The game which popularized the ordering problem, as seen since in games such as 10 Days in the USA and Pyramiden des Jaguar.
It’s telling that this game introduced the mechanism used in most dice games up to present, such as the recent game Saint Malo.
Took wargames in an entirely different direction, making a huge difference in their design – not to mention becoming one of the most studied wargames itself as a result.
When non-gamers think of wargames, this is the first one they name. Has been imitated, modified, and derived from endlessly since its release.
In addition to launching 3M’s line of games for adults, Acquire was vital to the development of the German gaming industry, setting a model later followed by publishers such as Pelikan.
29) Mouse Trap
Every year, there are many mechanically innovative games released – each hoping to garner a portion of the fame of Mouse Trap.
30) Lines of Action
It’s very difficult for a game in the public domain to gain a significant following. It helps tremendously when Sid Sackson includes the game in a seminal board game book.
While the mechanisms of Uno date back decades earlier, Uno both gained individual recognition (and sales) and locked in the format used by many games since.
Turning deduction into a one-on-one challenge.
33) Dungeons & Dragons
The classic role playing game – and the start of an industry.
34) Hare & Tortoise
The first Spiel des Jahres winner, and a game closing in on 40 years of publication. Not to mention the impact it’s had on race games, greatly broadening the scope of movement mechanisms.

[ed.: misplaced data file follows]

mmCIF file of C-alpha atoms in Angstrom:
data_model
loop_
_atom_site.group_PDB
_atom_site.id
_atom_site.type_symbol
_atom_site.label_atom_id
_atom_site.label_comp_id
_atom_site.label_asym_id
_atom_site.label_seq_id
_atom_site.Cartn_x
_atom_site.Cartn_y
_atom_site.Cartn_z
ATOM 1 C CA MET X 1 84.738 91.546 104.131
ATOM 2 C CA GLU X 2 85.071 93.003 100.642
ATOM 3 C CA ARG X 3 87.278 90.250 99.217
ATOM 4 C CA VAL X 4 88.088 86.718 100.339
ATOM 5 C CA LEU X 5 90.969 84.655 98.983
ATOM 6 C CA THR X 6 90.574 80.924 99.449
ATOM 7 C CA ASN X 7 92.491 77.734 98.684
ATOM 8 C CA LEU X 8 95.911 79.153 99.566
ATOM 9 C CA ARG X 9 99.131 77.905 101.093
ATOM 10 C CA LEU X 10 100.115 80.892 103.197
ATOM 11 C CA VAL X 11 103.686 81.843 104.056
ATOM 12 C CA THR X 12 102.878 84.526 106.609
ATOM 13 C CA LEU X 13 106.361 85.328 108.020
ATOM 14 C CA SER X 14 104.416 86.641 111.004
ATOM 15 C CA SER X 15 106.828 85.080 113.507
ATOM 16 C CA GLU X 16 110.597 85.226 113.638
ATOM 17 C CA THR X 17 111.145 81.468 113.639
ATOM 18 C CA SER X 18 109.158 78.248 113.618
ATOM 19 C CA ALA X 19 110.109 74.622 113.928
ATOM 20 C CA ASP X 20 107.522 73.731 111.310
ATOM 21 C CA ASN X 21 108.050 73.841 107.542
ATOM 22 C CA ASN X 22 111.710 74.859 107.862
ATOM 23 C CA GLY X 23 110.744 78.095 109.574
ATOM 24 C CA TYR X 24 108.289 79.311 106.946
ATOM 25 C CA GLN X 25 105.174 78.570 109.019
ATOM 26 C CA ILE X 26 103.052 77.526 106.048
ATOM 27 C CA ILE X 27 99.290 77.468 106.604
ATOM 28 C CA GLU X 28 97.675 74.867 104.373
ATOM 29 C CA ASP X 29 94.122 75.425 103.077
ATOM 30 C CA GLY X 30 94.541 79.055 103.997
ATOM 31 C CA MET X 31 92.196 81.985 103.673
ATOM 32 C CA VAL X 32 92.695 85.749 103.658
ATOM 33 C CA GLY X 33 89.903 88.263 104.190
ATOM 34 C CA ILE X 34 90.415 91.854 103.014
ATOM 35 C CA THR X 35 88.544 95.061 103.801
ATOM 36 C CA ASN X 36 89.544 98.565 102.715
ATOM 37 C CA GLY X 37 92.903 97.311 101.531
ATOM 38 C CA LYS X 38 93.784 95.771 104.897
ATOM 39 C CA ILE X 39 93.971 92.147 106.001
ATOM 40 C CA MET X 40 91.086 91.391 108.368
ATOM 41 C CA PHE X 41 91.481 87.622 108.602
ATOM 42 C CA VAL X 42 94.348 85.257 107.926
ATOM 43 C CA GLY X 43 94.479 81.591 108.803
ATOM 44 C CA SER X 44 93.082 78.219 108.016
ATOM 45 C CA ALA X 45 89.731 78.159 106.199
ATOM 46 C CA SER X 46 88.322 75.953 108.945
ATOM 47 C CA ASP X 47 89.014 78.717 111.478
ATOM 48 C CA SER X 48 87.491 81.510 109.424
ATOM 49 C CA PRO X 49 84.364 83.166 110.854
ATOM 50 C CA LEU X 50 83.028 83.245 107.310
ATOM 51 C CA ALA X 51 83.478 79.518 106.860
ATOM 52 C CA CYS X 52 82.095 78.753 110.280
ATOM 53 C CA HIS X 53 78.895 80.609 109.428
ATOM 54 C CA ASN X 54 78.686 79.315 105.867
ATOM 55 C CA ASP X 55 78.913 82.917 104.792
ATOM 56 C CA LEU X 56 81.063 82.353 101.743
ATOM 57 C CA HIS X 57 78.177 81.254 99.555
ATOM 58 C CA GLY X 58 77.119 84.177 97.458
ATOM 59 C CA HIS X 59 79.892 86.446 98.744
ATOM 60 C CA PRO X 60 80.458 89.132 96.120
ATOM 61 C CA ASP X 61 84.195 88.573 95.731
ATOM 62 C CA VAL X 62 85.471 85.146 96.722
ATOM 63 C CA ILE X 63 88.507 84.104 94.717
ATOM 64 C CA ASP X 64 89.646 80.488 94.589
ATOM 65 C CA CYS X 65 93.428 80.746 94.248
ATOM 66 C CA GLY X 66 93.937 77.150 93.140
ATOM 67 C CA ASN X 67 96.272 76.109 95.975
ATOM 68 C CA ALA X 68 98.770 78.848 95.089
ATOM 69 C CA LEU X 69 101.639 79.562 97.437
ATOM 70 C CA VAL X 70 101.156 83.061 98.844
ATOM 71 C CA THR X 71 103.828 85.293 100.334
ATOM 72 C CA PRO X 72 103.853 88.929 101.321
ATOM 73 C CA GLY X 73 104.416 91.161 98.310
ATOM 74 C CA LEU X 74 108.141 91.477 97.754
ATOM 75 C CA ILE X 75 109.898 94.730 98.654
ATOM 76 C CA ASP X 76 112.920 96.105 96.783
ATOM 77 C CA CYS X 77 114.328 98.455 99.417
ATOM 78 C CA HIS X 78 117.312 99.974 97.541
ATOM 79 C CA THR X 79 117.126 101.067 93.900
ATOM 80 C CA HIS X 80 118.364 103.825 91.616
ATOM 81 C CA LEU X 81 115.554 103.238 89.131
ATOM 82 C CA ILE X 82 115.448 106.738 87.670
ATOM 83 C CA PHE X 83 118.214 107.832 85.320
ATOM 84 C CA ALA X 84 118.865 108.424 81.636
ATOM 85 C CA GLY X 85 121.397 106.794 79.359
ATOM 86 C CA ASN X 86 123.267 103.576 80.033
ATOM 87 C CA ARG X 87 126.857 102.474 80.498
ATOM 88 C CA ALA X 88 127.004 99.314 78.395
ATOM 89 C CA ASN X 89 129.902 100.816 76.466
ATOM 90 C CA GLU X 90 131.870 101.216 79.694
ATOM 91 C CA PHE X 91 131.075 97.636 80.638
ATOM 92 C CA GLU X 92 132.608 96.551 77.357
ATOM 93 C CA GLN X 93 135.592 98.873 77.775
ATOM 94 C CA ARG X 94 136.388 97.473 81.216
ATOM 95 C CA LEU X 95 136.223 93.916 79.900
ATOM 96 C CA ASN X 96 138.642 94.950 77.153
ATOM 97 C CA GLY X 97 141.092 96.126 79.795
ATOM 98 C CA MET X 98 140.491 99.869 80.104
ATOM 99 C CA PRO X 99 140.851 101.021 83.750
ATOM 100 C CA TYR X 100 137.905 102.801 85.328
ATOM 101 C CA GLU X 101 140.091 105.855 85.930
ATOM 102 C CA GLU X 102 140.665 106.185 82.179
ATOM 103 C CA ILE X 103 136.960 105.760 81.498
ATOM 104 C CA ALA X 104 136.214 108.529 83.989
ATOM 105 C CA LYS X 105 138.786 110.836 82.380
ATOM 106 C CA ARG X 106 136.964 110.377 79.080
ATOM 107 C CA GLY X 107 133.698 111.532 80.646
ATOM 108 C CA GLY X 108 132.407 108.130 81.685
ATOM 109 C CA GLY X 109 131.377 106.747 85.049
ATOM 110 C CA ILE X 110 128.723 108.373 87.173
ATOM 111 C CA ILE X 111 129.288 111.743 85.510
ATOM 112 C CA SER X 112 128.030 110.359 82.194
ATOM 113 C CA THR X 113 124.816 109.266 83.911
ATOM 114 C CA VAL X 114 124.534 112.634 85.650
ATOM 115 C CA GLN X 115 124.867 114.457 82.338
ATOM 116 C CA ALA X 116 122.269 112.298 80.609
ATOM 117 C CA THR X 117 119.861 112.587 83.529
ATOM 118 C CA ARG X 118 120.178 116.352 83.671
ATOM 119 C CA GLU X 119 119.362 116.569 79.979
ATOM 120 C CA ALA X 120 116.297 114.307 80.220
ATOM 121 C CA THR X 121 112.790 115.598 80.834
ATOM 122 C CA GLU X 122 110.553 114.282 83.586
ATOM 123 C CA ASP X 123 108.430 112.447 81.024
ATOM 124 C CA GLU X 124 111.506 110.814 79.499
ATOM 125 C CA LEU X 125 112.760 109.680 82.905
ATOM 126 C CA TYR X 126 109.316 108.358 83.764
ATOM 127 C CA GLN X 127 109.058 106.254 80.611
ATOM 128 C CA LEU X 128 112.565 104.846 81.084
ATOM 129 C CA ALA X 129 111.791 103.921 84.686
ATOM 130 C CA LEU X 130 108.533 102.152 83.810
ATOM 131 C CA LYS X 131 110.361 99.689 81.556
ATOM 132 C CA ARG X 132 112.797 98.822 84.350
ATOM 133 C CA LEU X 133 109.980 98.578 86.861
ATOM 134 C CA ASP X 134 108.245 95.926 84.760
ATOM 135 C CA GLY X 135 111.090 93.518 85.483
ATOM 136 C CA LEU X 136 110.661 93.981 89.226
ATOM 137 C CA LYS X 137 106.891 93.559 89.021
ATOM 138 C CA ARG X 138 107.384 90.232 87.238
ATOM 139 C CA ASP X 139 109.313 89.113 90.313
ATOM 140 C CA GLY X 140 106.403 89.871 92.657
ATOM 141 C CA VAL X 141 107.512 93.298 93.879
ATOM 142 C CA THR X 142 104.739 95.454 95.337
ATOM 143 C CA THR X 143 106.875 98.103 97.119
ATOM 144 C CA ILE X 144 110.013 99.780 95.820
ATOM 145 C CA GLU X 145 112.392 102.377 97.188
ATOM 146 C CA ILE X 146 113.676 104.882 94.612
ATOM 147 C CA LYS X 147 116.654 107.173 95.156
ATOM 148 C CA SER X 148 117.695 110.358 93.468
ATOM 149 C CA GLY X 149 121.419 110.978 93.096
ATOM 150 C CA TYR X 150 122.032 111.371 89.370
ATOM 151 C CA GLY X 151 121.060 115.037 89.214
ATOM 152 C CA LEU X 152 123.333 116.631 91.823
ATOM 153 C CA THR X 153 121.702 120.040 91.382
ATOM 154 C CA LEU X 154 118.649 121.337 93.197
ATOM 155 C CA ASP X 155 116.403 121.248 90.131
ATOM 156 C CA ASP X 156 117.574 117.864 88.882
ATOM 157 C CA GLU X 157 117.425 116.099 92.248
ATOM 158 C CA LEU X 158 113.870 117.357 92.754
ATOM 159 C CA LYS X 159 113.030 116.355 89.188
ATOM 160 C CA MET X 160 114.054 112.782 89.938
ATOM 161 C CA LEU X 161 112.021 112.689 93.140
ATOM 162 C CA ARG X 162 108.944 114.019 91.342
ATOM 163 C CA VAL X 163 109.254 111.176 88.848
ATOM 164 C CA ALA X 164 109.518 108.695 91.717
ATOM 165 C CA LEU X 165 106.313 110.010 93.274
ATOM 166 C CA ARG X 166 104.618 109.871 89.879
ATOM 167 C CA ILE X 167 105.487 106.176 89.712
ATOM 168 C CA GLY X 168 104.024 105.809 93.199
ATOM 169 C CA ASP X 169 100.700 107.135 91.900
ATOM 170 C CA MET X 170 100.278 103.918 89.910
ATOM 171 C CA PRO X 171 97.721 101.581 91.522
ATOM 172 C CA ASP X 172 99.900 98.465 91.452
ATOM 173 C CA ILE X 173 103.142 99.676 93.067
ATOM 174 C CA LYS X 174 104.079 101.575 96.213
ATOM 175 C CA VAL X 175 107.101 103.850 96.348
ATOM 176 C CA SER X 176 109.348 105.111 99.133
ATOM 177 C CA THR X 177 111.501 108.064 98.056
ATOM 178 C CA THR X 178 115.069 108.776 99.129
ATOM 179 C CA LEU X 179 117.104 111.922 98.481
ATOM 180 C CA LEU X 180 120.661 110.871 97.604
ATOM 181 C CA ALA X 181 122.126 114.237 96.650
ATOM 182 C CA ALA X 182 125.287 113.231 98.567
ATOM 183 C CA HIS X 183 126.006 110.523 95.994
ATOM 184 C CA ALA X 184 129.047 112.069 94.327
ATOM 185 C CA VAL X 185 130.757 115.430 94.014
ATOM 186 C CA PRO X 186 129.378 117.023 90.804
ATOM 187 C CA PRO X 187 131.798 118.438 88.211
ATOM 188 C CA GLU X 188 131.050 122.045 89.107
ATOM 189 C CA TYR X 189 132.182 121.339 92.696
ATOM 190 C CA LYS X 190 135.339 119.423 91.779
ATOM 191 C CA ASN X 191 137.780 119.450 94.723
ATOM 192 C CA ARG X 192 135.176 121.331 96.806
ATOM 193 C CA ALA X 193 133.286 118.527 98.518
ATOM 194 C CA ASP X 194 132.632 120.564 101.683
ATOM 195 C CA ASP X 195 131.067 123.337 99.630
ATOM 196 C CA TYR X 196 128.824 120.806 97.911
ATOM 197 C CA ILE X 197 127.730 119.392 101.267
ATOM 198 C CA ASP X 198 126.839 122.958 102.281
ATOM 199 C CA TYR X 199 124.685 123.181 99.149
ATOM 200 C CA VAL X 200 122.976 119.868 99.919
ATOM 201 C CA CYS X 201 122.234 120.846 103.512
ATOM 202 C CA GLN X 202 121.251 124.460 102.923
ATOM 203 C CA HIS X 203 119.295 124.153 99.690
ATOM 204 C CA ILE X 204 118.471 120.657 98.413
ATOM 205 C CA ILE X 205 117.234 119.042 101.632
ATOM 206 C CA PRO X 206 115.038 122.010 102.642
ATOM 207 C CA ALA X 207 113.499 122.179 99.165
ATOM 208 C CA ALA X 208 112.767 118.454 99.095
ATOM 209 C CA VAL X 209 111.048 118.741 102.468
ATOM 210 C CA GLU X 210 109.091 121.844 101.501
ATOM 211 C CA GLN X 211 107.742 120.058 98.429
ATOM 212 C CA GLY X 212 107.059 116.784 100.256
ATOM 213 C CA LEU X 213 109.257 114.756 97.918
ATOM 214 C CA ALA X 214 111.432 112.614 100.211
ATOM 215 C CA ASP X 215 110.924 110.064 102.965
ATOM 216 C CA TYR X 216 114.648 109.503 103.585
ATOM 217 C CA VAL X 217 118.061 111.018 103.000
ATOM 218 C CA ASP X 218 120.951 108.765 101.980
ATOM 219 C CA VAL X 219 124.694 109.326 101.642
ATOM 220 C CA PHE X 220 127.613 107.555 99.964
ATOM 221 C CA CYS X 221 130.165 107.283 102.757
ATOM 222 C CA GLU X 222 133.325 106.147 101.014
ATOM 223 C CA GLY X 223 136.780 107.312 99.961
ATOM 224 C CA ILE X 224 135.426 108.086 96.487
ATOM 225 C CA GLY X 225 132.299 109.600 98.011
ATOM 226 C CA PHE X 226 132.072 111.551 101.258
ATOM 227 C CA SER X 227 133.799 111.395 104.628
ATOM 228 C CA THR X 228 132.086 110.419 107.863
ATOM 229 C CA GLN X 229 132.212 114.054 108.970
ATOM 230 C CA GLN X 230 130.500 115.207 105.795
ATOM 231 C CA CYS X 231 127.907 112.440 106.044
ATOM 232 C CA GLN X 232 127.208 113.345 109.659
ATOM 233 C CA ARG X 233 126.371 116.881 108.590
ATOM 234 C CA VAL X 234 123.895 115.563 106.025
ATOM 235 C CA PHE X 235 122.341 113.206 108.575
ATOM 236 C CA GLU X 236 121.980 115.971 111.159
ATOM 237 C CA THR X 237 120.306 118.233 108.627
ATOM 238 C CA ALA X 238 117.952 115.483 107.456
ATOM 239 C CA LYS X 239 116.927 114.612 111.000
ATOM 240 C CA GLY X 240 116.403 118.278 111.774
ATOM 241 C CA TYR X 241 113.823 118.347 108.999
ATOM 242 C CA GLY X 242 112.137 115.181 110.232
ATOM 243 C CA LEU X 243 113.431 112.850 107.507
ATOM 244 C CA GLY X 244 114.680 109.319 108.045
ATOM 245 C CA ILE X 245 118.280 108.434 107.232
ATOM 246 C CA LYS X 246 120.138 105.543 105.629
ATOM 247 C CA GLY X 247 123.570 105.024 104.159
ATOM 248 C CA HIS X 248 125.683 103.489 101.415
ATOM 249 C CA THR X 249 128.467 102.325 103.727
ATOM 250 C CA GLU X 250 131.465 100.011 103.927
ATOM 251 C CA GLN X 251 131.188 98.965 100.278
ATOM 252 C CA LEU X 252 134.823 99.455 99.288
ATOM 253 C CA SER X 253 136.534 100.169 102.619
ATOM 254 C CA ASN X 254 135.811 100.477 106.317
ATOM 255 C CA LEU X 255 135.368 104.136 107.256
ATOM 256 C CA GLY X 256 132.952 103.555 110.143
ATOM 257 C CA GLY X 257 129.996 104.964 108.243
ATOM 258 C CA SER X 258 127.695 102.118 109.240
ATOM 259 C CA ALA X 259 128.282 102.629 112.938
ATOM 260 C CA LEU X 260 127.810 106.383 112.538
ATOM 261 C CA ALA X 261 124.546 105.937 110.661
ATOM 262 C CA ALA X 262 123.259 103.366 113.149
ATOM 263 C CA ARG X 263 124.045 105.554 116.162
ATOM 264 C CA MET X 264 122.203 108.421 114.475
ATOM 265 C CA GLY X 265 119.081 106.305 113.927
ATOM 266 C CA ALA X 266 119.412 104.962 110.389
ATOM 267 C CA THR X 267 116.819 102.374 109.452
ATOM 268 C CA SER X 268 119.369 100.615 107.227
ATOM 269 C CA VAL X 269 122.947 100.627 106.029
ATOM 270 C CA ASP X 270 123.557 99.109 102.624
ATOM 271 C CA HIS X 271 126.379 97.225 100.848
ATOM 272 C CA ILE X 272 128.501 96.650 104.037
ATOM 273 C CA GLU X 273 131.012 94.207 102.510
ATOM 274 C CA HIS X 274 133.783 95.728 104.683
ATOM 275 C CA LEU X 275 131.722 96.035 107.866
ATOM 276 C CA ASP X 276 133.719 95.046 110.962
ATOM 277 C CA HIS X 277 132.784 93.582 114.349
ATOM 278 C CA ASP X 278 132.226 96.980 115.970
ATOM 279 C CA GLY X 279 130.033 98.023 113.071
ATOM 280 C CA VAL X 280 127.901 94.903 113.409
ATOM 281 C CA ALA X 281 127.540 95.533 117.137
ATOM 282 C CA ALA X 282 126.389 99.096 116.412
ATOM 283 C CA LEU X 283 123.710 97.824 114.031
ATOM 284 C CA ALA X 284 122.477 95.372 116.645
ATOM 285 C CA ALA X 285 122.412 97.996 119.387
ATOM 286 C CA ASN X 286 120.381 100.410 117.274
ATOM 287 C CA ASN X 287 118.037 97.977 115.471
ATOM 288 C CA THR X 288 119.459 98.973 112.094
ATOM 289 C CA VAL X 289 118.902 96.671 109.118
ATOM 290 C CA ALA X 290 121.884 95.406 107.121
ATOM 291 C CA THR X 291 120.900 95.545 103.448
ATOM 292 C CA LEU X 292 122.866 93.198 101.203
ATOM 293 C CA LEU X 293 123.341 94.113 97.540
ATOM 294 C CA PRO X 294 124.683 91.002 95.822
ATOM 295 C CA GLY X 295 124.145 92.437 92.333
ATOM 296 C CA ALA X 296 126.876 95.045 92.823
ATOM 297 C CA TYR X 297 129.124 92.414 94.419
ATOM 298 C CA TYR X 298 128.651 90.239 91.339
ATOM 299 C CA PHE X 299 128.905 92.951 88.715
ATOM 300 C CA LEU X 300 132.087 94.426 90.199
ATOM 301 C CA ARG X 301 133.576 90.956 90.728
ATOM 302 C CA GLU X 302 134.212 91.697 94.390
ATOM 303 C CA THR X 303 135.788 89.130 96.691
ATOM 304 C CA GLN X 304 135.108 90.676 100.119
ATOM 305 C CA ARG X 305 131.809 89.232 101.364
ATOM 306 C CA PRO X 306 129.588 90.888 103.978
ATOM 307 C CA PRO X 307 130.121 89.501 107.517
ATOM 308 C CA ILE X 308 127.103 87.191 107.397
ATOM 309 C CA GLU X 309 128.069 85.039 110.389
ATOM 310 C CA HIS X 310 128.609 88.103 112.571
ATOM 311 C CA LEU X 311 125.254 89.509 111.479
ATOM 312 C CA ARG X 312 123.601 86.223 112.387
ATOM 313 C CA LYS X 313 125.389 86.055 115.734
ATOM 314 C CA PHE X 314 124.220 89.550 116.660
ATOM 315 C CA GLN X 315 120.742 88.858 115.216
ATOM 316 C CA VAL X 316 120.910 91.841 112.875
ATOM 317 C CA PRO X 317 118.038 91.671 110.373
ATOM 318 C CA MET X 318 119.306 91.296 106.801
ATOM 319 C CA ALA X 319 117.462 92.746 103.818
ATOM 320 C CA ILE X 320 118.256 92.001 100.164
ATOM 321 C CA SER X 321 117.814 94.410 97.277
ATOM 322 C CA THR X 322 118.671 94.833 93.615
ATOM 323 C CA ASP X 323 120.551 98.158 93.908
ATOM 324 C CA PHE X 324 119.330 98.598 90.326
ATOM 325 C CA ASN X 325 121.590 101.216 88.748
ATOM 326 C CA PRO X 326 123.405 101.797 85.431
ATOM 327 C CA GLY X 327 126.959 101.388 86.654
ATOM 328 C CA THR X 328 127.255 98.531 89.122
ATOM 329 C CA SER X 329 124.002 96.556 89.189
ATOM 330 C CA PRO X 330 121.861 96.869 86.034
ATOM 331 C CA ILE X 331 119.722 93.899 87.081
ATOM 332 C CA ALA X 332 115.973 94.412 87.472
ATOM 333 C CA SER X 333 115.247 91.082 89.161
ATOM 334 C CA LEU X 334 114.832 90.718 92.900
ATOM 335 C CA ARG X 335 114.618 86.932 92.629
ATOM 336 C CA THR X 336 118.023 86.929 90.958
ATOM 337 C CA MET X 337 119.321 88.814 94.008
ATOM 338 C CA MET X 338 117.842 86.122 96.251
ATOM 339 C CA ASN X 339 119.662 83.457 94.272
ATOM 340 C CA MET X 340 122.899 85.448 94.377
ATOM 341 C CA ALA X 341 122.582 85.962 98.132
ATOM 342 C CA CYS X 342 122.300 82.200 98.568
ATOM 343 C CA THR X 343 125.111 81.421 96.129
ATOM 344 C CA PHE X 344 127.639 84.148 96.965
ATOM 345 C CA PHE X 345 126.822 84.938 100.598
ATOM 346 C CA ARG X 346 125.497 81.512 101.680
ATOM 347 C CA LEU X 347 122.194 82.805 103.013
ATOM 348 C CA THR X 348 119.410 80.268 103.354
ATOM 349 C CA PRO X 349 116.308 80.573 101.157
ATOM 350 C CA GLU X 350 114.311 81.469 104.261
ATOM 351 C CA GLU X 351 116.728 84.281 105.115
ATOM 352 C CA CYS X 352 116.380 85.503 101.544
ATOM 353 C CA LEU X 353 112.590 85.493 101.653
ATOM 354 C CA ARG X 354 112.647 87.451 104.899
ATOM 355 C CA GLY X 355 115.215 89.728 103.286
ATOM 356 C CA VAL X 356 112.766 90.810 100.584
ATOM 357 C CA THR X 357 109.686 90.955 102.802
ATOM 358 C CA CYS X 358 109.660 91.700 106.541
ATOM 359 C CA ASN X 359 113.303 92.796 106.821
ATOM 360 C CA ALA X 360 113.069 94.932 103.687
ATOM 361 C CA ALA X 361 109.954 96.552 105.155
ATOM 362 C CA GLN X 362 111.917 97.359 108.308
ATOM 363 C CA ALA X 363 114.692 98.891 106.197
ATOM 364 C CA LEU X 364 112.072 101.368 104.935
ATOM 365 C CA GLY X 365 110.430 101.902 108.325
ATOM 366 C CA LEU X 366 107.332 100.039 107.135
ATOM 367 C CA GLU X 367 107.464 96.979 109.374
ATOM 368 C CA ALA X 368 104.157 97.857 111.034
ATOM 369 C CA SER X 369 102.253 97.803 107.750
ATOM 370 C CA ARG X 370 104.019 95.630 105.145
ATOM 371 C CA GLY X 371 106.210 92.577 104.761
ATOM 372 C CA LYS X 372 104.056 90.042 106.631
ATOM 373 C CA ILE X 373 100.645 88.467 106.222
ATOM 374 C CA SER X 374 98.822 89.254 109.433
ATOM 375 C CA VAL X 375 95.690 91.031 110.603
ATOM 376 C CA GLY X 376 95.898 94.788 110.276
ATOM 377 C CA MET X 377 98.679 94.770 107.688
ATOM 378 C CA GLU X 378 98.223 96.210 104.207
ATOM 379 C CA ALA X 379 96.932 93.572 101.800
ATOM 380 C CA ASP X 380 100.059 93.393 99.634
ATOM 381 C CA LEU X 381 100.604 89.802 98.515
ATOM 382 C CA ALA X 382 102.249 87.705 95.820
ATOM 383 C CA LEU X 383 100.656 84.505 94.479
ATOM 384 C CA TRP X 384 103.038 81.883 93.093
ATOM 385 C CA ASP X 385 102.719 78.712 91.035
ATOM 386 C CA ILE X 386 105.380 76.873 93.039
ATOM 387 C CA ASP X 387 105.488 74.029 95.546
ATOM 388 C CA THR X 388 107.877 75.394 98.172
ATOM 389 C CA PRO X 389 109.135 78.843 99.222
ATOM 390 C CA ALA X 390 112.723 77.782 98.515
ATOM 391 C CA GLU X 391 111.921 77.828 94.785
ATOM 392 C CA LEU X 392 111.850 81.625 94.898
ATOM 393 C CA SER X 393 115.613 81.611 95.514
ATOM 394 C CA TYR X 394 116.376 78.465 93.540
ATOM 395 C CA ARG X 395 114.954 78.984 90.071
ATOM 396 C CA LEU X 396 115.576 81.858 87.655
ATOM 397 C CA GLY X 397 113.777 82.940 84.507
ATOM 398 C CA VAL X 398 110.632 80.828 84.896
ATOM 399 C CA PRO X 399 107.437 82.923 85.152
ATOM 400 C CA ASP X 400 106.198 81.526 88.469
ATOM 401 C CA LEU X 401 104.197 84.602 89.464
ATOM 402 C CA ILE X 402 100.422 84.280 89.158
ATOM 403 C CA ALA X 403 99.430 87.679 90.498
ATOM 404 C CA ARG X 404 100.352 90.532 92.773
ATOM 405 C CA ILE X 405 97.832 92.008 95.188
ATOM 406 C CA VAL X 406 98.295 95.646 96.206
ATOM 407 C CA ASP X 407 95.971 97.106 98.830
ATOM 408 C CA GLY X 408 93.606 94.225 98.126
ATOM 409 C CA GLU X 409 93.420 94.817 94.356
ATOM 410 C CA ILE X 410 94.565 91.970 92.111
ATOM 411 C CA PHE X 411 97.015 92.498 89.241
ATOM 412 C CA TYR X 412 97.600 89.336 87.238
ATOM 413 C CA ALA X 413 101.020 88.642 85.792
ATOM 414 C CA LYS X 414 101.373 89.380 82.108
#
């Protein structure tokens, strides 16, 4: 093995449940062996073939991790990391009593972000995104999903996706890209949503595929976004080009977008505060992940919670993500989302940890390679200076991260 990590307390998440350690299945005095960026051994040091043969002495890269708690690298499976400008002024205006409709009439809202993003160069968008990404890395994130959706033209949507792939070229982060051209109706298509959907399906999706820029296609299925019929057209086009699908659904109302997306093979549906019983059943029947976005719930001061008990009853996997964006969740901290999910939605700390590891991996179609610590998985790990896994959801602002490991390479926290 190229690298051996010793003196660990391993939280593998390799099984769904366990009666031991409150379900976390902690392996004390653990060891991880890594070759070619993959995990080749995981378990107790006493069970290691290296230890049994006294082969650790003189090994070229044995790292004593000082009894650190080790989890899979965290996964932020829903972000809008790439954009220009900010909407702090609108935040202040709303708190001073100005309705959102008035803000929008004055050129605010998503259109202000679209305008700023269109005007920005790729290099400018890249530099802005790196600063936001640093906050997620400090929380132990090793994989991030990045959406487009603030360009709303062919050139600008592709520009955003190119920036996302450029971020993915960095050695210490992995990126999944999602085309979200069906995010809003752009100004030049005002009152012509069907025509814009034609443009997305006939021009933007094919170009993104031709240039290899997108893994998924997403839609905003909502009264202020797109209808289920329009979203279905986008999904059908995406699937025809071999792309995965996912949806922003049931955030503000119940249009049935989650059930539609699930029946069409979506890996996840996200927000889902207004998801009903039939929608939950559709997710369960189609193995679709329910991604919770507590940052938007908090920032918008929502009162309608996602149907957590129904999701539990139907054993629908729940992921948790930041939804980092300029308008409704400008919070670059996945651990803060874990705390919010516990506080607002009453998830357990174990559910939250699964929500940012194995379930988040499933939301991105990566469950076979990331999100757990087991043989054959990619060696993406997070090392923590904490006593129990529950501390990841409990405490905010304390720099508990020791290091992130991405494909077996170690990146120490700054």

35) Cosmic Encounter
Eon was an exceptionally innovative place during its heyday, and there is no greater example of this than Cosmic Encounter. Bringing together innovative gameplay, elements of negotiation, and amusing chaos, the game has gone through many publishers – but remained in print nearly continuously anyway.
One of the great projects of the past few decades has been the search for a short Civilization game. No one would be putting so much effort in to the search if the original were not such a compelling game.
37) Trivial Pursuit
Responsible, more than any other game, for the enormous trivia game industry.
38) Axis & Allies
In and of itself, of some significance, but better known for resetting the expectations for production of a wargame. It’s hard to imagine Fantasy Flight, as they exist today, without Axis & Allies.